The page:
One of the most obvious areas in which many of these students fall down is the style of their writing. They may be able to write about simple, everyday topics relatively clearly and fluently, but their style is often far from academic. Their first attempts at writing are more akin to a high school essay, full of short simple sentences, rather informal language and awkward fixed phrases and formulae learnt in high-school English classes.

The task of making their style more academic involves a two-pronged strategy.  Firstly, they need to look at just what it is that academic writers do that makes them sound academic. By analysing specific features in reading texts, they start to get a feel for what academic style is all about. You might, for example, take a short section of a text which you’ve already worked with and get students to first underline all the verbs, then identify and classify the subject of each verb. Chances are they’ll find lots of impersonal, non-human subjects, often expressed as noun phrases – recent research findings show…, more flexible working practices allow… – or where people are subjects, they’re more likely to be presented as a general group, expressed through a plural noun: consumers, critics of this approach, the majority of hospital outpatients, etc.

The next step is to work on transferring these features to students’ own writing. This will involve some nitty-gritty language work on, say, constructing noun phrases, a key feature of academic English that recurs through several units of Oxford EAP Advanced/C1 in the form of academic language boxes followed by practice activities. This process of raising awareness followed by practice helps students to develop the skills to move from:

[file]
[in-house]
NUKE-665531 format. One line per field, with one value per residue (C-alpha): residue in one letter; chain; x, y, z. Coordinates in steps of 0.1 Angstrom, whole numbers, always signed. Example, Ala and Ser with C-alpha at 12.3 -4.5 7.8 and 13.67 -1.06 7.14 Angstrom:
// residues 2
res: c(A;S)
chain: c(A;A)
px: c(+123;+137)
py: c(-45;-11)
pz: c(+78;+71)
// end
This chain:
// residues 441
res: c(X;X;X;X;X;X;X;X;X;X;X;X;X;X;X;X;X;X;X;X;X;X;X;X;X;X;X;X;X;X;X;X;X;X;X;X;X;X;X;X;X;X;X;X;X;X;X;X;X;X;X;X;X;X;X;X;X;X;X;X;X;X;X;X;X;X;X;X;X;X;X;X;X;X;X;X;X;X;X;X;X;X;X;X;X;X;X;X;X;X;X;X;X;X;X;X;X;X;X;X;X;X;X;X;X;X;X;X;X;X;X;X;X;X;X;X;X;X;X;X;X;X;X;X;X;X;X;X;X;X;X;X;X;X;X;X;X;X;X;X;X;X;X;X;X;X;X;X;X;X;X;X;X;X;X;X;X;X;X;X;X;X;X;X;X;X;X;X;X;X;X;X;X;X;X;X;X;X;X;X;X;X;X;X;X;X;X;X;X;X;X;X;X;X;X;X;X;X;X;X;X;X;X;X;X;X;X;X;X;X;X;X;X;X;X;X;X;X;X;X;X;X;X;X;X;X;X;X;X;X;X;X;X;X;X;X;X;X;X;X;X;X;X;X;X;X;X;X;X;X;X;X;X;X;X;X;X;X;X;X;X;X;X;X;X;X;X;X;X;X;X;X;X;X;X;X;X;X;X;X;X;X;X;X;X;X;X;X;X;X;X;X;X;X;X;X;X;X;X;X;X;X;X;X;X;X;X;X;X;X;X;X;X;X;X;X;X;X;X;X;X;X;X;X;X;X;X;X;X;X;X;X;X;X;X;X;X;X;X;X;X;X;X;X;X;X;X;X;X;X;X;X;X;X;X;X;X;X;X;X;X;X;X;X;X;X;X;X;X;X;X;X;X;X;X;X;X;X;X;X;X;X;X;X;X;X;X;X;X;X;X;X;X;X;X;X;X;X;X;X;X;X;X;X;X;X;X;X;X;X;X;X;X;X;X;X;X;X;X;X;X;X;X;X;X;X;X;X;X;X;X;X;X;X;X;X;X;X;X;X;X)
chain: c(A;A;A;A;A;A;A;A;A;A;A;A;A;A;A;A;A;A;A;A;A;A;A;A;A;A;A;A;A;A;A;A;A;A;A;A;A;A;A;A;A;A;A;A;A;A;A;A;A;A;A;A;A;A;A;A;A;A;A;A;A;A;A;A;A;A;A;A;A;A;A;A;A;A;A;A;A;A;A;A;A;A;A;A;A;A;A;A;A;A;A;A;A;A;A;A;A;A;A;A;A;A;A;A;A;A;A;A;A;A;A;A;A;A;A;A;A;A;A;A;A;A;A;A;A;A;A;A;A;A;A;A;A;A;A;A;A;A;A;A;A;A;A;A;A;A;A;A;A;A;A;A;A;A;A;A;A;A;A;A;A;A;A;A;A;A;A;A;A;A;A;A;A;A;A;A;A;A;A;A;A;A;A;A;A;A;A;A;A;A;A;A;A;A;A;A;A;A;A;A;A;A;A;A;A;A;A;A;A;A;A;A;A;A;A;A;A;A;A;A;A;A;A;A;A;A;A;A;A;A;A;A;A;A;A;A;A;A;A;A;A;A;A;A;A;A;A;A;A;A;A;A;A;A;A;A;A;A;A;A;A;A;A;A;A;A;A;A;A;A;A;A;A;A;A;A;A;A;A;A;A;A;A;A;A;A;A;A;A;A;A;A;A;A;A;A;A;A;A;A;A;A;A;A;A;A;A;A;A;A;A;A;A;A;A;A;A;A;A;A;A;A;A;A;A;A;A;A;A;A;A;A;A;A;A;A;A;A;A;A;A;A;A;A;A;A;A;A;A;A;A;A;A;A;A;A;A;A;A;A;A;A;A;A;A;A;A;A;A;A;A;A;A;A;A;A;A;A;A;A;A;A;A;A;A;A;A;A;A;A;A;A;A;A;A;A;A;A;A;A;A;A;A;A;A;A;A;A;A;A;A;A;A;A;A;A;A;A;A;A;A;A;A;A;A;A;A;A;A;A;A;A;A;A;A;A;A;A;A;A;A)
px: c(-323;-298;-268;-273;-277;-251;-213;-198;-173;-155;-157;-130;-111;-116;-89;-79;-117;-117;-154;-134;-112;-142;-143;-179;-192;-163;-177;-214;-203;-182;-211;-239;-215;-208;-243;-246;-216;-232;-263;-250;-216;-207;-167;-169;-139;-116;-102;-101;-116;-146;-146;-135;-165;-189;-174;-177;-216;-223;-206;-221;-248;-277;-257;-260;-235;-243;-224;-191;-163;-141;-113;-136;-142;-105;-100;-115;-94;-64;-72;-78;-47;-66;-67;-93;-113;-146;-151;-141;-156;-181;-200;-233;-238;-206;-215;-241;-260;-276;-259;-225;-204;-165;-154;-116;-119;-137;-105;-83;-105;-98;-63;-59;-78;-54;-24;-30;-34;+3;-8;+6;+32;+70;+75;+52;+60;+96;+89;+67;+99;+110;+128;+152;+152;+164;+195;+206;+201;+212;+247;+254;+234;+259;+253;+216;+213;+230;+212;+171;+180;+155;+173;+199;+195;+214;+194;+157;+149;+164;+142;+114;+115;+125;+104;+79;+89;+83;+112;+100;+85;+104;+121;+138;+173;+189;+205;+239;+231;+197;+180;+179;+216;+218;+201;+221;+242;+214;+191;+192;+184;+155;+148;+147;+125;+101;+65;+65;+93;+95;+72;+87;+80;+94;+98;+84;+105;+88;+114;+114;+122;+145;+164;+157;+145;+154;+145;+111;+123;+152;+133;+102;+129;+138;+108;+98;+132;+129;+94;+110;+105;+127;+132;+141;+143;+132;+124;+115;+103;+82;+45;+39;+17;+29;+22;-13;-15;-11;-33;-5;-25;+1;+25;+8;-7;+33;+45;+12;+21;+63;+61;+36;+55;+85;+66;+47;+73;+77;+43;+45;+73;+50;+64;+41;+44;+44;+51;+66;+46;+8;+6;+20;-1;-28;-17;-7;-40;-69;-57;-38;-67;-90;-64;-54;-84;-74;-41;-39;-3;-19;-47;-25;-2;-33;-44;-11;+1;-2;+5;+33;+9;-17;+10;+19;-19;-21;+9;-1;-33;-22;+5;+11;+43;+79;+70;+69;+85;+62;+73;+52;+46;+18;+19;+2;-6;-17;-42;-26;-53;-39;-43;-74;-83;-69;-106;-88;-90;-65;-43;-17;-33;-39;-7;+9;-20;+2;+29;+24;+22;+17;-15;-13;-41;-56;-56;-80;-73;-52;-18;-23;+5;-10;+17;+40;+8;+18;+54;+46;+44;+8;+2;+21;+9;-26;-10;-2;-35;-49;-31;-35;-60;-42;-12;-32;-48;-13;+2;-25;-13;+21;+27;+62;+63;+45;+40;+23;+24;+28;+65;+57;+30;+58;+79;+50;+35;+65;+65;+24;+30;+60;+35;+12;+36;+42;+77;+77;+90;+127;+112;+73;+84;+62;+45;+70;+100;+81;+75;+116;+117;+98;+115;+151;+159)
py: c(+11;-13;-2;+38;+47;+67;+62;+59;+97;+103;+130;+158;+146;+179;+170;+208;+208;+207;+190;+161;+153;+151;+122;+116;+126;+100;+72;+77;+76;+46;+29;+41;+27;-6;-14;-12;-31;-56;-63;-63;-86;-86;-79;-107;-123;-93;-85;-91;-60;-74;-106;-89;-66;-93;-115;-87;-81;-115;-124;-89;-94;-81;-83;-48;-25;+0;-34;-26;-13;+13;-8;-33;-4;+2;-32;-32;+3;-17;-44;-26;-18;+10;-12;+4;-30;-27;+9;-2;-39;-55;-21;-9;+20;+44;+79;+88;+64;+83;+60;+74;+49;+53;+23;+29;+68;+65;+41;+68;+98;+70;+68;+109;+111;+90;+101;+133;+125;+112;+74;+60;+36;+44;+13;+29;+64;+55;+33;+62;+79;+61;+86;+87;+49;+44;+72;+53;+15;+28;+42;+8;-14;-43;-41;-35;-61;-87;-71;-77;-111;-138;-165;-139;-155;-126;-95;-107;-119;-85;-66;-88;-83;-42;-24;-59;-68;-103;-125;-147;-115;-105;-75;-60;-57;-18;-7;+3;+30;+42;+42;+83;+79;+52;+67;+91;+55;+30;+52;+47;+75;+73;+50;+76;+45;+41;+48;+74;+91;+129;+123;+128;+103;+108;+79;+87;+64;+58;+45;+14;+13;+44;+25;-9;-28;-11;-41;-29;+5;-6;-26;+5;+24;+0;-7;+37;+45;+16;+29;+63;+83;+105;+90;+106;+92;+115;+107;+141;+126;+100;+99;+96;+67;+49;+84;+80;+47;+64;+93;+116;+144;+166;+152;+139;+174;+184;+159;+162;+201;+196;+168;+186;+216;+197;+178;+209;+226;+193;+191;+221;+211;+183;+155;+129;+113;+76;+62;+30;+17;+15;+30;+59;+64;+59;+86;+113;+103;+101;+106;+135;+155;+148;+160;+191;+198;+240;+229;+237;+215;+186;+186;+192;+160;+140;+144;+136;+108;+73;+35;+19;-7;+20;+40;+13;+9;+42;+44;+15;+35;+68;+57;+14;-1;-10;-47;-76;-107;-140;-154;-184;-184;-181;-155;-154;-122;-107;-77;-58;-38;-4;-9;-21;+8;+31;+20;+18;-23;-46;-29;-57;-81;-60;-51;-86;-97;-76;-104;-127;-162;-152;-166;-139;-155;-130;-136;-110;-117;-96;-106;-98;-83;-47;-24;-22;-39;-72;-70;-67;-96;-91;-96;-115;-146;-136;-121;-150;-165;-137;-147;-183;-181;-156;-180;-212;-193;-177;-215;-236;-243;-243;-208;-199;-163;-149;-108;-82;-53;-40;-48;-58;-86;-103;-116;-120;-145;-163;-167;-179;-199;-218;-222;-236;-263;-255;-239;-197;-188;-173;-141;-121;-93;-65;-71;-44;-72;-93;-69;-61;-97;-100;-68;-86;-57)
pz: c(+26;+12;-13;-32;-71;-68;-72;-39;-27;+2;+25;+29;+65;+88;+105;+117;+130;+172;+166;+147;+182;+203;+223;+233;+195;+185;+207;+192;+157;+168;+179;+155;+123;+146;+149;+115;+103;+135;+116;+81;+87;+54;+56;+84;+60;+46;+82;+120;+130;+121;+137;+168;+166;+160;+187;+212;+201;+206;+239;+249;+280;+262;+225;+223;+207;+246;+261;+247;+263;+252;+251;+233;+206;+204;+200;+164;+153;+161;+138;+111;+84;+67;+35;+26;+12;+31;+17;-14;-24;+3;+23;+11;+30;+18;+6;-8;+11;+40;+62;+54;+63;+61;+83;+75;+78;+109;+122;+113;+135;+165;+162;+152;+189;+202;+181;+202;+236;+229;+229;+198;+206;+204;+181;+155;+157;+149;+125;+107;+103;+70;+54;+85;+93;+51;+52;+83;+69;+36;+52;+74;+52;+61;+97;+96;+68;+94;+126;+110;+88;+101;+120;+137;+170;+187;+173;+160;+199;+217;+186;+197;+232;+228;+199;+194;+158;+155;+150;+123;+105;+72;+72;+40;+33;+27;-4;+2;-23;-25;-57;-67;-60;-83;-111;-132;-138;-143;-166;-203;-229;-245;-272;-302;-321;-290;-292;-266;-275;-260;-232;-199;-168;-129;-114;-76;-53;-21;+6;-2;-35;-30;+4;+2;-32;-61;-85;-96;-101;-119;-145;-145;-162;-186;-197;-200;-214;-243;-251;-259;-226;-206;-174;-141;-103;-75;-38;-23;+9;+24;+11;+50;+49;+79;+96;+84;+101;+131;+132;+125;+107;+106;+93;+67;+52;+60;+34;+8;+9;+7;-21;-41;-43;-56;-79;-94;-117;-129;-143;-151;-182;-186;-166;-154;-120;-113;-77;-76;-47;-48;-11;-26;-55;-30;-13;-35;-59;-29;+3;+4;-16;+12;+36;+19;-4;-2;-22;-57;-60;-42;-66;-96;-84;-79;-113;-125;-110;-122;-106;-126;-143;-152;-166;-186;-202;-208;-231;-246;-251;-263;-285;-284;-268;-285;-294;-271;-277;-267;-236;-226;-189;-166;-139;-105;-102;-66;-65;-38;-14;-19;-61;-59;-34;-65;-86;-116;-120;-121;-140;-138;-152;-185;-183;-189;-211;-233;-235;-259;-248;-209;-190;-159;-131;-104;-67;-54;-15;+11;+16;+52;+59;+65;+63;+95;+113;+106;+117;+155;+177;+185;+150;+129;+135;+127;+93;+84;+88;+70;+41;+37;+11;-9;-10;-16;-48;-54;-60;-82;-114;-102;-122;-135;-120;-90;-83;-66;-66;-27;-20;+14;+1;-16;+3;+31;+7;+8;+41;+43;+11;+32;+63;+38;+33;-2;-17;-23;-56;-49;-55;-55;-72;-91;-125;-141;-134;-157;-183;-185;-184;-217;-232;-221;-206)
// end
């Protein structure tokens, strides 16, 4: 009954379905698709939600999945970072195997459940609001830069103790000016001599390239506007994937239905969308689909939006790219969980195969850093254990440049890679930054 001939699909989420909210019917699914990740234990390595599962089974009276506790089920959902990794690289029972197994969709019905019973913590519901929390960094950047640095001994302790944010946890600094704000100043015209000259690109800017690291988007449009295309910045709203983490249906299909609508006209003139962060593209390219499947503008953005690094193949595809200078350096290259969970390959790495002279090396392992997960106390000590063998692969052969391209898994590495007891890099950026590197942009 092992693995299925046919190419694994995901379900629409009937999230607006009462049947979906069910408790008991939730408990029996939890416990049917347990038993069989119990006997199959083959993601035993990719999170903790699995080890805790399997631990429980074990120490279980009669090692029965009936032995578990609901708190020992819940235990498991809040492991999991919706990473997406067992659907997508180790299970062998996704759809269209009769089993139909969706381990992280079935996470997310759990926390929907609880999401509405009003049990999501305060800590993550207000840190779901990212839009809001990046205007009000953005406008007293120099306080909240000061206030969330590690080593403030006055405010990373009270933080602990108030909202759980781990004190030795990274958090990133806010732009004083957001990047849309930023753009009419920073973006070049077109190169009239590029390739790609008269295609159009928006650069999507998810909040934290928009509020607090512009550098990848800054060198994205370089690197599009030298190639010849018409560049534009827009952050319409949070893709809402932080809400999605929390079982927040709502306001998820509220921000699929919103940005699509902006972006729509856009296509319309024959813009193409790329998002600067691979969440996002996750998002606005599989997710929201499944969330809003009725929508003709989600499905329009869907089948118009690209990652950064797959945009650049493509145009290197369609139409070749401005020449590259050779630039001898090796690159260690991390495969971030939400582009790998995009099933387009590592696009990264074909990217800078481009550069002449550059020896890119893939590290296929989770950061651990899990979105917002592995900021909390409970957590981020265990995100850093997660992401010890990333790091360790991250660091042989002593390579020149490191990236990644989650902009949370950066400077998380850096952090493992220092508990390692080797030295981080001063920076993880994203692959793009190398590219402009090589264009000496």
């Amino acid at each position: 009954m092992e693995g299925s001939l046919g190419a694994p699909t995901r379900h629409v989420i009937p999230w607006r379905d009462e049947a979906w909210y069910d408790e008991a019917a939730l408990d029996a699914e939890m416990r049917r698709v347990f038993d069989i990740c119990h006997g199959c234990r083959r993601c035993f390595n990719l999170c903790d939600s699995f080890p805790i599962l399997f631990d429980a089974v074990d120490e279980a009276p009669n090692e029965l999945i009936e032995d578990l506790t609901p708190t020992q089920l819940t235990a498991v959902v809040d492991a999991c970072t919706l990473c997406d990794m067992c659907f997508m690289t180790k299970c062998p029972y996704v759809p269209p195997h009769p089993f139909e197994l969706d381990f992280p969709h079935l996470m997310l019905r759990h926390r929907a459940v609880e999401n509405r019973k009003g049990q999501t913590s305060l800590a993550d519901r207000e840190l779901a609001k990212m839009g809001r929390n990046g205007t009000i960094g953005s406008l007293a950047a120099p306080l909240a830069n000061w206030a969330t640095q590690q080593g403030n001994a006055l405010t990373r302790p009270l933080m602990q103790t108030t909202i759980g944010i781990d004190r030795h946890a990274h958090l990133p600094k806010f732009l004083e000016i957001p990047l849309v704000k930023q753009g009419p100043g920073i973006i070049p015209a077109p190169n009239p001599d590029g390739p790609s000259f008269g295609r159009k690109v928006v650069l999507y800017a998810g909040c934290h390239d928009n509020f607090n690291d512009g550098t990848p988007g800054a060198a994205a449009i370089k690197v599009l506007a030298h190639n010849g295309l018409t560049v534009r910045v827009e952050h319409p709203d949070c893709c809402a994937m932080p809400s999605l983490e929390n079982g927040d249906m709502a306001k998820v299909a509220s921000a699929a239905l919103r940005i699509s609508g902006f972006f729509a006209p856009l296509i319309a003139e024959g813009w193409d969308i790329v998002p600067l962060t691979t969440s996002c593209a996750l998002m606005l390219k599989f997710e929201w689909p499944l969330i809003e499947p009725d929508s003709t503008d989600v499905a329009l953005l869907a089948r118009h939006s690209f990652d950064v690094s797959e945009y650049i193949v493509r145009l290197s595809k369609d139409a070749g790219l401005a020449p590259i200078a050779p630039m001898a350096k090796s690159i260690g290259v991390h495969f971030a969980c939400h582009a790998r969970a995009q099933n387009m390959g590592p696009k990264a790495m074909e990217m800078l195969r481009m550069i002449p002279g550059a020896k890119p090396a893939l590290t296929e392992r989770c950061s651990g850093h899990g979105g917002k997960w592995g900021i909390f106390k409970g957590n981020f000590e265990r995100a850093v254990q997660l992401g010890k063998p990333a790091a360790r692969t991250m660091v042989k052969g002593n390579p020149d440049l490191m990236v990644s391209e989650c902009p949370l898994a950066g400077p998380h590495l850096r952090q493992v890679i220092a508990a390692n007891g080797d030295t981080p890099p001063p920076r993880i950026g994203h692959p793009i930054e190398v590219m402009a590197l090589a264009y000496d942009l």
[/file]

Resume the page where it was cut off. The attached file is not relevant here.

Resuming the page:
As new media develop so fast, we are bombarded by a huge amount of information and we don’t even have time to filter them.” (example from a student essay)

To:

With the rapid development of new media, the public are bombarded by a huge amount of information, from news media, TV, social networking and online advertising, which is becoming increasingly difficult to filter.” (edited version rewritten in class)

Content

But style is nothing without substance. At this level, students really need to be challenged cognitively as well as linguistically. In an academic context, what you say is as important as how you say it. So it’s vital to give students real content to work with, not just in receptive tasks, but in productive activities as well. You can’t expect a student to produce an intelligent, well-argued piece of writing if they’re simply coming up with ideas off the top of their head.

Academic writing is not about personal opinions and experiences, it’s about drawing on academic arguments backed up by evidence from sources, and that means writing and speaking tasks based on meaty academic input. For this reason, the writing and speaking modules in Oxford EAP Advanced/C1 all build on authentic input sources on a wide range of topics, from drugs in sport to teamwork in academic research.Students work with these in a structured way towards an output task (an essay, a summary, a discussion or a presentation), incorporating evidence from these sources to support their points at every stage, just as they will be expected to do in their postgraduate studies.